Many state wildlife agencies offer excellent information on hunting, wildlife biology and conservation. Problem is, it’s often difficult to find. Google doesn’t make it easy for government agencies who invest in education, but not as difficult as finding web strategy like SEO and keyword research.
That’s not the case for much of the Texas Parks & Wildlife content that keeps popping up in wildlife-related Google searches this writer often initiates on my way to writing a story. Recently, I found a series of posts from the “Young Naturalist.” Over the span of decades, more than 100 “Young Naturalist” articles were originally published in Texas Parks & Wildlife magazine, the monthly publication of the Texas Parks and Wildlife Department. Since then, the agency has provided many of those online.
These articles are essentially student handbooks for outdoorsmen, hunters and woodsmen. The articles range from a piece on albinos to a quiz on wildlife skulls.
“I have tried to tailor my writing for the fifth- to seventh-grade level, yet still attract the more adult reader,” said Ilo Hiller, retired associate editor of TPWD magazine and author of four wildlife books published by Texas A&M University Press. “If the mail received during the past ten years gives a reliable estimate, the “Young Naturalist” may have managed to attract as many adults as children.”
It’s true. It’s perfect for hunters who are just as interested in hunt strategy as they are in wildlife biology and woodsmanship.
Here’s an excerpt from the “Young Naturalist” on whitetail body language.
Biologists studying the aggressive behavior of deer have found that males display five intimidation postures—each more aggressive toward the adversary. The mildest display is called the ear drop. When the dominant buck drops its ears along its neck, the message may be sufficient to send the other deer on its way. If not, the dominant buck then displays a hard look. The head and neck are extended and the ears are flattened along the neck as the buck glares at his adversary.
If the adversary responds with a hard look of his own, the dominant buck progresses to the sidle. With his head and body turned about thirty degrees from the adversary, the buck advances with several sidling steps. His head is held erect, his chin is tucked in, and the hair along his neck and hips is raised to show anger.
Whitetail Antler Threat
Failure to yield to this display brings on the antler threat. The dominant buck drops his head and presents his spiky, polished antler points. If the adversary stands his ground and responds with his own antler threat, the rush follows.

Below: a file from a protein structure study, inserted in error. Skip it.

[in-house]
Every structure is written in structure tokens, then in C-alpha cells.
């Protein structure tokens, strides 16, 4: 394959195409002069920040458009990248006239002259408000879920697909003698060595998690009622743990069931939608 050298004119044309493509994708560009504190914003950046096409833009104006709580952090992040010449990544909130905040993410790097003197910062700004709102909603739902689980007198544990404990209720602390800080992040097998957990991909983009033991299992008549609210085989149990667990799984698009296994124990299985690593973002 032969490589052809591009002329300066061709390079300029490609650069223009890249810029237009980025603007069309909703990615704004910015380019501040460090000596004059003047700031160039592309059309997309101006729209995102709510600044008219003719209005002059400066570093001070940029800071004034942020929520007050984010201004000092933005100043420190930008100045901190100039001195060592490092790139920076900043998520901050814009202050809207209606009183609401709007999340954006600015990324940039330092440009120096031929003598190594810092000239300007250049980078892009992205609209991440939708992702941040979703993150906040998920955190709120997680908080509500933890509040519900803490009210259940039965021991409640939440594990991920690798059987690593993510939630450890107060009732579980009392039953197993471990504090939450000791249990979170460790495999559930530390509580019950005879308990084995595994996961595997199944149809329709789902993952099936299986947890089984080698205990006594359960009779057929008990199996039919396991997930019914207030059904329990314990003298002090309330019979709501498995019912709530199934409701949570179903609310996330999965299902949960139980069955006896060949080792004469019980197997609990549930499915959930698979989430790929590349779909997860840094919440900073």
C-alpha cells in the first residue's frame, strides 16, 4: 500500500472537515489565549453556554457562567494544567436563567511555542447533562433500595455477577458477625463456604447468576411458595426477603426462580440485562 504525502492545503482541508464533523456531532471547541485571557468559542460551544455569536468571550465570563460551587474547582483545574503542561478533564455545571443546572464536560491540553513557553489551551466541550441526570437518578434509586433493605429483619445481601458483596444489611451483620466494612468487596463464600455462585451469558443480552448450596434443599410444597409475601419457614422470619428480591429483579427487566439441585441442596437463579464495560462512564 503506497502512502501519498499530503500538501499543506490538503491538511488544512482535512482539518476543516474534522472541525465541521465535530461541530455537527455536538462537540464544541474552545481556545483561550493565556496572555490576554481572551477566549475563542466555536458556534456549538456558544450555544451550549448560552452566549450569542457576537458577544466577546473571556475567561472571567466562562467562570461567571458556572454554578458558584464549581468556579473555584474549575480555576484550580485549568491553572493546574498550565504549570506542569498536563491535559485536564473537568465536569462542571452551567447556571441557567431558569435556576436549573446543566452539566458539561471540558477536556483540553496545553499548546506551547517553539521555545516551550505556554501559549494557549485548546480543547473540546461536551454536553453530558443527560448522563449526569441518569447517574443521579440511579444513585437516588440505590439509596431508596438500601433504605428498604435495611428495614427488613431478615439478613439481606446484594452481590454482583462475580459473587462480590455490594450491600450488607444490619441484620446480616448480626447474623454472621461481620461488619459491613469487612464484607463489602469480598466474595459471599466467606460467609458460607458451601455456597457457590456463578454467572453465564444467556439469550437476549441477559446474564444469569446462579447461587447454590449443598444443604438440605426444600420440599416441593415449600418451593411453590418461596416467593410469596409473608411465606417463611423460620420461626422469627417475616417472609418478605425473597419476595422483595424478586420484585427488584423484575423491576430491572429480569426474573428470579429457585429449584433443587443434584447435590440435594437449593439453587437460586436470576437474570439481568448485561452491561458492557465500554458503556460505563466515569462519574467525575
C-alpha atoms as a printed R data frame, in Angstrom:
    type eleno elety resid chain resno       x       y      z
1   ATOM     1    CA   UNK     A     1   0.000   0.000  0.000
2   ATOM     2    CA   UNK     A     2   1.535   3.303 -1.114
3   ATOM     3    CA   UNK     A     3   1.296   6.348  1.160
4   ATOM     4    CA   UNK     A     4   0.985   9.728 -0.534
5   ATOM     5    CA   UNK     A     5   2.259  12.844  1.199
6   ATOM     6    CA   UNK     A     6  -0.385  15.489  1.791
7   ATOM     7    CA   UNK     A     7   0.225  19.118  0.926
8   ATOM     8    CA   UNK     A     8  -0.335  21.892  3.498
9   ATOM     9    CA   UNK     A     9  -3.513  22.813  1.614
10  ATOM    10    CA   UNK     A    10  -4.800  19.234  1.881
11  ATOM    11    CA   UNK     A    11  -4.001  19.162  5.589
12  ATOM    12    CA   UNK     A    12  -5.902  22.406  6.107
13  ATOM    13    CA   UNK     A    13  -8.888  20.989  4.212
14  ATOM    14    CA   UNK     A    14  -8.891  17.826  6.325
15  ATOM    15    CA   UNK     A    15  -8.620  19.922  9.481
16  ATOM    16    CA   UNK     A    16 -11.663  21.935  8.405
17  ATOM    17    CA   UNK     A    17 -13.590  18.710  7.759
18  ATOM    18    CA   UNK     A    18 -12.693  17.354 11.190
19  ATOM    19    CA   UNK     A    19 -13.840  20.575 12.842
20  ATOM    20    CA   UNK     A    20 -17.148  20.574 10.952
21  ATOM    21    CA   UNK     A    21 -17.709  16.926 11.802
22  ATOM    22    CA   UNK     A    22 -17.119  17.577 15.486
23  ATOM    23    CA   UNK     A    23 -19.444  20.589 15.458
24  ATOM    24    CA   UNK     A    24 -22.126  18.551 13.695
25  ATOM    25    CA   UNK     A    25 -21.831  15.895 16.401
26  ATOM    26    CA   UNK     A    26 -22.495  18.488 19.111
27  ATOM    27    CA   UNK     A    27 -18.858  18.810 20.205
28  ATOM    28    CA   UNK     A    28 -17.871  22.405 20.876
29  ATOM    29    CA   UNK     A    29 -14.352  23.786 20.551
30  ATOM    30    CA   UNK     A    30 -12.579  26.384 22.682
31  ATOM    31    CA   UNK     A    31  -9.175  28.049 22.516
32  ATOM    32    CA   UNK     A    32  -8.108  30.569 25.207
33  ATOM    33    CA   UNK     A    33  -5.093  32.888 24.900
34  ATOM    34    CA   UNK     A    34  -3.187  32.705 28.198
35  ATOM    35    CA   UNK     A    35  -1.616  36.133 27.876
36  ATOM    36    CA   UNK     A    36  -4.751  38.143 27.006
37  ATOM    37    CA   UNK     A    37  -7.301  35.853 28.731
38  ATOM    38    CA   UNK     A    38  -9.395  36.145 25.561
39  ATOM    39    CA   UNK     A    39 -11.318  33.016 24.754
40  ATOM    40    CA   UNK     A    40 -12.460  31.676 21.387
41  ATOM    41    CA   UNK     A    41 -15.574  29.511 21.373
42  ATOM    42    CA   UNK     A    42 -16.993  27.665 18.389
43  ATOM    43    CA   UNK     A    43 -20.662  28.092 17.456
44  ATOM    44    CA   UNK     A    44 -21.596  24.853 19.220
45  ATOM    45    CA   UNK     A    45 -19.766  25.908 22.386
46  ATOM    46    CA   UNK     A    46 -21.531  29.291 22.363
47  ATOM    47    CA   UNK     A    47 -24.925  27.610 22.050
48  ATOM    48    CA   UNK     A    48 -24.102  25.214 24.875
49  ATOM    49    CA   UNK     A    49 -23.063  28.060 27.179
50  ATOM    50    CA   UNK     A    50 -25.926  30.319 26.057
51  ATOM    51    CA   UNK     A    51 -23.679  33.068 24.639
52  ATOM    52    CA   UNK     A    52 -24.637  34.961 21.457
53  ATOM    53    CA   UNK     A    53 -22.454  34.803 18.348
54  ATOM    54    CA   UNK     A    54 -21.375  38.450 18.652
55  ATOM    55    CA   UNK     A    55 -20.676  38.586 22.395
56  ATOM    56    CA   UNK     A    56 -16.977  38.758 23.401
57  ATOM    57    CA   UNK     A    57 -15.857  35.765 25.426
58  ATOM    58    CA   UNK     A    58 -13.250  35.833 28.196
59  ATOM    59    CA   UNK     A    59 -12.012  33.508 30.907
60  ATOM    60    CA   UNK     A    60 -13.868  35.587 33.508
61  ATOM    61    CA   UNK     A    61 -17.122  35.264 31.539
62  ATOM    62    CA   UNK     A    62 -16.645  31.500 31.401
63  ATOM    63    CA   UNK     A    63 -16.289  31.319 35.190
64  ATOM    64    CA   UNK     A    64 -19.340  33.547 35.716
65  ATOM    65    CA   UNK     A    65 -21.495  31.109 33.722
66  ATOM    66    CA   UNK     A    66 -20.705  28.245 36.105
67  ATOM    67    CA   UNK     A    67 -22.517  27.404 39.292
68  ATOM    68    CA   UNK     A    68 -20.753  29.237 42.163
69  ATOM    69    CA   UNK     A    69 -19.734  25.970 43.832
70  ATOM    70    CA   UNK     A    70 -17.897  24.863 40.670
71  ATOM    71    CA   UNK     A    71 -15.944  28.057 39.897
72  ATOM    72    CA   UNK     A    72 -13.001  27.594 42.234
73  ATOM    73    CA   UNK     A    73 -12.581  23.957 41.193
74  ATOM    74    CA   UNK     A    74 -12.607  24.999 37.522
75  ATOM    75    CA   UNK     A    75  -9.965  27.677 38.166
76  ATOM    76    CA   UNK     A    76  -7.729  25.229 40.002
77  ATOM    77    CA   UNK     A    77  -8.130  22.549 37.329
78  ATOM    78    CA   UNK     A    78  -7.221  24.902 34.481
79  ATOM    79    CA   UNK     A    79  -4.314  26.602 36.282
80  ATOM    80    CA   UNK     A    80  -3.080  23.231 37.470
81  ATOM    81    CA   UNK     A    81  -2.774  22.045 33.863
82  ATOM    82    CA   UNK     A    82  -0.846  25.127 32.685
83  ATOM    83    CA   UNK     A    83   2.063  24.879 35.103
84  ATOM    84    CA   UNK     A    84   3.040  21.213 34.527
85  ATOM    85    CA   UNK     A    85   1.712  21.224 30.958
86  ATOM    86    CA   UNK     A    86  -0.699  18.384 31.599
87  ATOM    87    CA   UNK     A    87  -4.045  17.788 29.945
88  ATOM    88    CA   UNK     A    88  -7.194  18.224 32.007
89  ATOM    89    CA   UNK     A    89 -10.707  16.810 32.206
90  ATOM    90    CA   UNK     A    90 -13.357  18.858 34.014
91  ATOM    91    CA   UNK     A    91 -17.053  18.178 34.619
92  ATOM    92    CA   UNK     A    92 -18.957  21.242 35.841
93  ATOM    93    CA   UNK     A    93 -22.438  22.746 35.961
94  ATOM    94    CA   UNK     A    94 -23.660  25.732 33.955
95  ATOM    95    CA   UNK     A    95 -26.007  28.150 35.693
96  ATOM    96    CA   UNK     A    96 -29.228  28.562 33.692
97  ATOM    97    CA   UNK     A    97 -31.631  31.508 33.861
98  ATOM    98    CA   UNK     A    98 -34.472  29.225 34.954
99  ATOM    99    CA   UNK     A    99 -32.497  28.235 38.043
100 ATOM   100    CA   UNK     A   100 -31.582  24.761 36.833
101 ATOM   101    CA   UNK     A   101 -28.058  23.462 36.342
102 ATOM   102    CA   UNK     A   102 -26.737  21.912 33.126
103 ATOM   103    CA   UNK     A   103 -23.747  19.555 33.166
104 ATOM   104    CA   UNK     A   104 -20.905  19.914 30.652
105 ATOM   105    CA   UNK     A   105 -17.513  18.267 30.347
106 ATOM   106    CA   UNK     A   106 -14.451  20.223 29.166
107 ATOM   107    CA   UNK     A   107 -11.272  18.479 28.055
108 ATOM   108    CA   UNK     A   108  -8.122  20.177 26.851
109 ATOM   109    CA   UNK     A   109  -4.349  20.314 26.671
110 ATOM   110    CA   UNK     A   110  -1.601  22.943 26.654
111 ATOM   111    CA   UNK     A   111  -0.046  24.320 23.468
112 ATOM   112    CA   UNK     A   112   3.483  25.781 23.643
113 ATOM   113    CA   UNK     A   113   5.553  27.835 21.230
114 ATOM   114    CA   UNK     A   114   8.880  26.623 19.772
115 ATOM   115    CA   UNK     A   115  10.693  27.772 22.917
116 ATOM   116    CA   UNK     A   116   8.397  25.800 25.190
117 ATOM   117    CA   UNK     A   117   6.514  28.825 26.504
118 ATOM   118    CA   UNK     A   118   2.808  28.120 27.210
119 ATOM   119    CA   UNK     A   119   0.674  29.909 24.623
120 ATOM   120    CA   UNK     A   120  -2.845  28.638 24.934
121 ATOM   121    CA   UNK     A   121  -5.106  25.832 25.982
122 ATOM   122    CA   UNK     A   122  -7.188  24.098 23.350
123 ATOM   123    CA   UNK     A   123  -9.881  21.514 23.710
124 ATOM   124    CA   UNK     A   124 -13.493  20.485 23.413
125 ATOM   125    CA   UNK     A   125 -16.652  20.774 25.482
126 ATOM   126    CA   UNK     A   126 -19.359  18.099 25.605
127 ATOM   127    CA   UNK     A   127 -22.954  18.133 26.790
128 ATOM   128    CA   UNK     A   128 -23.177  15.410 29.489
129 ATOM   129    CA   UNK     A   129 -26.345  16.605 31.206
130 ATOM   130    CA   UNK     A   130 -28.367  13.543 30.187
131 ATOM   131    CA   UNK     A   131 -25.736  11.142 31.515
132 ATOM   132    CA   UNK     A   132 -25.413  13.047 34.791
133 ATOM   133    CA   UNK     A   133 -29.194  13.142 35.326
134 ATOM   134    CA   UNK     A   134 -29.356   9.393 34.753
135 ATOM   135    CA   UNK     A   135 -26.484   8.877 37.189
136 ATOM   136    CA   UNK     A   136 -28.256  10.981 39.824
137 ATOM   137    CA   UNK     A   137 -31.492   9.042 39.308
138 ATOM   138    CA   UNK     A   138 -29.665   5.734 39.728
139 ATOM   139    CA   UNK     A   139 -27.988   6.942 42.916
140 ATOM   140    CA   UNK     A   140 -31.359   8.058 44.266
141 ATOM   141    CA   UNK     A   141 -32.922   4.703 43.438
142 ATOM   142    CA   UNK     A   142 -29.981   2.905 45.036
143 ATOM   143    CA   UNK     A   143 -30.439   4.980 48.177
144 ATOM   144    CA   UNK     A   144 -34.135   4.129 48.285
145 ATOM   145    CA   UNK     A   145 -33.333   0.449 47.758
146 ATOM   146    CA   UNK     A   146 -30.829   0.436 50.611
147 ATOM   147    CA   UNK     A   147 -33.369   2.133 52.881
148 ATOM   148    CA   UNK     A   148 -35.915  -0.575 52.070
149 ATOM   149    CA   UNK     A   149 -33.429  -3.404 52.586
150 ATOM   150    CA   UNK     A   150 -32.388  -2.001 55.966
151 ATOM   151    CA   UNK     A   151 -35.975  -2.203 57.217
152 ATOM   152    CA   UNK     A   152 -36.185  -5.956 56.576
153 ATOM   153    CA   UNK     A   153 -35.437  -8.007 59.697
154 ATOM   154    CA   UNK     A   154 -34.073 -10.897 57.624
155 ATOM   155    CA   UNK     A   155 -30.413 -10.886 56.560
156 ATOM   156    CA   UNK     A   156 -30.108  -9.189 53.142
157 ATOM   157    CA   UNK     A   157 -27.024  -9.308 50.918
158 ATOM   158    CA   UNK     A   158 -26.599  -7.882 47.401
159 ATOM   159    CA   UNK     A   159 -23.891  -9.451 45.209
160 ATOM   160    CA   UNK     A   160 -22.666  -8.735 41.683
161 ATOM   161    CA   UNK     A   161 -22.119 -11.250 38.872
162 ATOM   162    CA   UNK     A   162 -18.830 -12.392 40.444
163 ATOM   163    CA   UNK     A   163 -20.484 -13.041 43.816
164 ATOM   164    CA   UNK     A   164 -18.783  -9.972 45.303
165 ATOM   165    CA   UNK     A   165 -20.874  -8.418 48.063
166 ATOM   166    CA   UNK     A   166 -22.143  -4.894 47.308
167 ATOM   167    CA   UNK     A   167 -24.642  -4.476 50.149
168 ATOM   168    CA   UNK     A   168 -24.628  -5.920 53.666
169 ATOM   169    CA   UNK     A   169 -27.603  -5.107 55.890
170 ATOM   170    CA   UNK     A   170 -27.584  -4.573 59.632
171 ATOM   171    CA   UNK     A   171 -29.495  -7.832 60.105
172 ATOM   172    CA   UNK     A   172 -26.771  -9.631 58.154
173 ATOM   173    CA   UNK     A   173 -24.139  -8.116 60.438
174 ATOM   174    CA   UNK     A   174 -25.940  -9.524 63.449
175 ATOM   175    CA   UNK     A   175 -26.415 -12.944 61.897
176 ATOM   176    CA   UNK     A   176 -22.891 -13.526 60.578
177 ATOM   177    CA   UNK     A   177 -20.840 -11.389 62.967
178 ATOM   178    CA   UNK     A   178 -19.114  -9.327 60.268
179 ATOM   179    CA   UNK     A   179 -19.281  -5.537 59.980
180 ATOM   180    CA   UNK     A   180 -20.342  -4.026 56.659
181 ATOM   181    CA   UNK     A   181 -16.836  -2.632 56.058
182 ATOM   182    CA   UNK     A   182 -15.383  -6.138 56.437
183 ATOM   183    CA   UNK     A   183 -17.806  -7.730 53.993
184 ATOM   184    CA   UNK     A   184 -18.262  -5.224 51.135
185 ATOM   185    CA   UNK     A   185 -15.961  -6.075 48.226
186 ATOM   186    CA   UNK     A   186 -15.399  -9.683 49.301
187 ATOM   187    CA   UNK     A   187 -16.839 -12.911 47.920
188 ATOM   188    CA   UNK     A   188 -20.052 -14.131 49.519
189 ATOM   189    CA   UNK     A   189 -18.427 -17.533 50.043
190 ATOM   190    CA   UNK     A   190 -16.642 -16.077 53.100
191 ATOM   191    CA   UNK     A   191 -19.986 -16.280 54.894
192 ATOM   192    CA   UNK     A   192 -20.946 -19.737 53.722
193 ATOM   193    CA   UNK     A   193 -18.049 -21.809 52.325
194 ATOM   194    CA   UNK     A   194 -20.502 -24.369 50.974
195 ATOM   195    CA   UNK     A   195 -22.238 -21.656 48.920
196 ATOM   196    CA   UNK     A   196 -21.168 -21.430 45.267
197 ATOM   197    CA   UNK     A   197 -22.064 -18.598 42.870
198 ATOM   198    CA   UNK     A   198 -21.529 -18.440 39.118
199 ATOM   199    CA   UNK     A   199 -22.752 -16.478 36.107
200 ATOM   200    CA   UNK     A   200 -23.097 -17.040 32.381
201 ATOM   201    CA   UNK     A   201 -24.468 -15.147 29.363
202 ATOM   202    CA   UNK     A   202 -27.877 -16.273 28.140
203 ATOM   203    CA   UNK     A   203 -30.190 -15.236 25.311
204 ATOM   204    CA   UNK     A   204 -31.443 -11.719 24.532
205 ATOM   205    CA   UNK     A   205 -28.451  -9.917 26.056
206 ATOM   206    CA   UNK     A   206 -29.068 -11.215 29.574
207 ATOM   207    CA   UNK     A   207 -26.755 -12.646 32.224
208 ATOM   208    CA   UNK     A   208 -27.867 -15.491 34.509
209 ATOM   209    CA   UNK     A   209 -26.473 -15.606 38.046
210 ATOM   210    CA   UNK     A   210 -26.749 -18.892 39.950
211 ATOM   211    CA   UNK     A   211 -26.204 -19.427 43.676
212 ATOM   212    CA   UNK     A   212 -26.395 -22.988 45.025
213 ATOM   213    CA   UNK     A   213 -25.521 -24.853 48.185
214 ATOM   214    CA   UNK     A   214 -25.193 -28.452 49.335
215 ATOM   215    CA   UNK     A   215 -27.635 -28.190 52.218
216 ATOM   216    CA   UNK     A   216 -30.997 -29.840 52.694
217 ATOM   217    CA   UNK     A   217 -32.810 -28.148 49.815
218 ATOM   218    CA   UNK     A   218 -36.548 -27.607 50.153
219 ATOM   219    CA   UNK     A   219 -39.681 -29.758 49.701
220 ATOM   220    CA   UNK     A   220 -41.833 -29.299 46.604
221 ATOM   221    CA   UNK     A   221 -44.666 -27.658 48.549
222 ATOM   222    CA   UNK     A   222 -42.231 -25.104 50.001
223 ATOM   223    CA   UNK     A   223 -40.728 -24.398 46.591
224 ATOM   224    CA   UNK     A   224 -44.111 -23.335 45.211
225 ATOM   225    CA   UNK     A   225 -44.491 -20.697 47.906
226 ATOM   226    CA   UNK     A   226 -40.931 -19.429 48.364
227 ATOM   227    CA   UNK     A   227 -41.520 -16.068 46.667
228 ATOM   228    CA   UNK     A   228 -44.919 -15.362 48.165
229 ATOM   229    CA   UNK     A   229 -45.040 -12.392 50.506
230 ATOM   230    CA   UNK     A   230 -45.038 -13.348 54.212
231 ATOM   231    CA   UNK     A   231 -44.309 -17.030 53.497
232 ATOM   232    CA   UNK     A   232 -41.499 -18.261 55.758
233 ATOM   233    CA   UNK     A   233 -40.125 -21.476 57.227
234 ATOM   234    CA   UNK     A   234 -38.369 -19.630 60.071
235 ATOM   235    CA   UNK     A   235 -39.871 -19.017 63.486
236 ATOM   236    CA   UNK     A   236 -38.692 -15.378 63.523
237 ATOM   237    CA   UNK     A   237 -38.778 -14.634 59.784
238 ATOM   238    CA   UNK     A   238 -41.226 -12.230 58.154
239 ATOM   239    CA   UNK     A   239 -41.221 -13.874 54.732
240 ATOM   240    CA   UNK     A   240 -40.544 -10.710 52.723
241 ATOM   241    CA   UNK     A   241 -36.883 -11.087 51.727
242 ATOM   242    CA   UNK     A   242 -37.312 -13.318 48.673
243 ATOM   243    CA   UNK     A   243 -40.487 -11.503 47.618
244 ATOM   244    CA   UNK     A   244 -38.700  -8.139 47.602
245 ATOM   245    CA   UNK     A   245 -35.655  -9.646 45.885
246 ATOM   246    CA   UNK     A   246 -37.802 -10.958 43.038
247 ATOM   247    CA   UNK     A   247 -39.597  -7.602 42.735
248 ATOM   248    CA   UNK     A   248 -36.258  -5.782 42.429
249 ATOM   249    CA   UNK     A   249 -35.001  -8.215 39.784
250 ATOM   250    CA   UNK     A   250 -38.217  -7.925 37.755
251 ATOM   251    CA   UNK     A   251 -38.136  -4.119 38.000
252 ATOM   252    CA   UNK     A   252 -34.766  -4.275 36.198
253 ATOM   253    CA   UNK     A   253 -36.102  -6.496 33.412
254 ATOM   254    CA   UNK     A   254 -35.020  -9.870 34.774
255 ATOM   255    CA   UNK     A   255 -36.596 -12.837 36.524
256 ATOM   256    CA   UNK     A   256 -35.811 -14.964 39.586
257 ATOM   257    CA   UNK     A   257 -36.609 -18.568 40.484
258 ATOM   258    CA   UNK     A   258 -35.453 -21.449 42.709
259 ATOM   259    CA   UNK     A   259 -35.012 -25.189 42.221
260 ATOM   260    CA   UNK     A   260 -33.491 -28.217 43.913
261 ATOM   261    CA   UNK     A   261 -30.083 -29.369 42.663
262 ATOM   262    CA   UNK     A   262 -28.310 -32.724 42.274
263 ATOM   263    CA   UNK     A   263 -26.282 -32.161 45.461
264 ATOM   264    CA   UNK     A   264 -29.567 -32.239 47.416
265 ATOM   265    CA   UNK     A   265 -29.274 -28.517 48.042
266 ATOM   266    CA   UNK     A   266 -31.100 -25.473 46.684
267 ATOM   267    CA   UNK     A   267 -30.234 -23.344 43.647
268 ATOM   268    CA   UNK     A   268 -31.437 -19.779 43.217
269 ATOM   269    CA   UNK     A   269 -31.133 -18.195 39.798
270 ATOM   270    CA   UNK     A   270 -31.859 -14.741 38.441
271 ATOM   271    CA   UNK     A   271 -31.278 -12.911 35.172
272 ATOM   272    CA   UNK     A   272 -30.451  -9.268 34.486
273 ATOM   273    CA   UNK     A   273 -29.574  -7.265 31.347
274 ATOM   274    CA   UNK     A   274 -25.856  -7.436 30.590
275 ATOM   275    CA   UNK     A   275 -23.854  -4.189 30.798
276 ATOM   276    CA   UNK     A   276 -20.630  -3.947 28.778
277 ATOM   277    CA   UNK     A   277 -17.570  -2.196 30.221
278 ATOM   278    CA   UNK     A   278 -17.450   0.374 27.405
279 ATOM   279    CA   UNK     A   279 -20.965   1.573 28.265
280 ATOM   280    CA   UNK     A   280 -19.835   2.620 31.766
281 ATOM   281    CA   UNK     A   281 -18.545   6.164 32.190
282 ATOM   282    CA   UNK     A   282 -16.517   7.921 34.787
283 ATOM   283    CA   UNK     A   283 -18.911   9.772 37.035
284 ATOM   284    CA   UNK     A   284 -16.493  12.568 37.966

Whitetail Bucks Rush
Both bucks rush together, making violent contact with their antlers, shoving, twisting, and testing each other’s strength. The battle may end after a single rush or continue for fifteen or twenty minutes. Few things will distract the battling bucks once they are engaged in combat. The battle ends when one or the other has had enough and gives way to the victor.
Occasionally the antlers of battling bucks become wedged together during combat. When this happens, both become losers since they cannot survive in this condition. Now and then a hunter will discover their carcasses, with antlers still tightly wedged together.
Whitetail Doe’s Fighting Stance
Female deer also establish a peck order and display aggressive behavior. Does, like bucks, use the ear drop, hard look and sidle body language. However, since they don’t have antlers, they use their front feet to determine their dominance. If the preliminary body-language threats are not effective, the dominant doe lunges at her adversary and then strikes out with one or both front fee.
As a last resort, the fighting does stand up on their hind legs and slash out at each other with both front feet. Their sharp hooves are wicked weapons, and the does do not bluff or fight mock battles. Injuries do occur. When one or the other has had enough and is willing to give ground to the victor, the fight ends. Fawns duplicate the aggressive behavior of does, and bucks that have shed their antlers have been observed fighting with their forefeet.
A combination of body language and sound comes into play when danger threatens. If a deer is mildly disturbed and the danger has not been identified, the animal stamps its front feet. It may use only one forefoot or may alternate between the two. As suspicion increases, the deer may snort along with the stamping action.
Further threat may cause the snorting to become an explosive whistle just before the animal turns to flee. The ultimate warning is the uplifted tail as the deer bounds to safety. When the tail is raised, its highly visible white underside is exposed. A startled deer may skip any or all of the preliminary signals, but it almost always displays the flaglike tail as it runs away.
Featured photo: John Hafner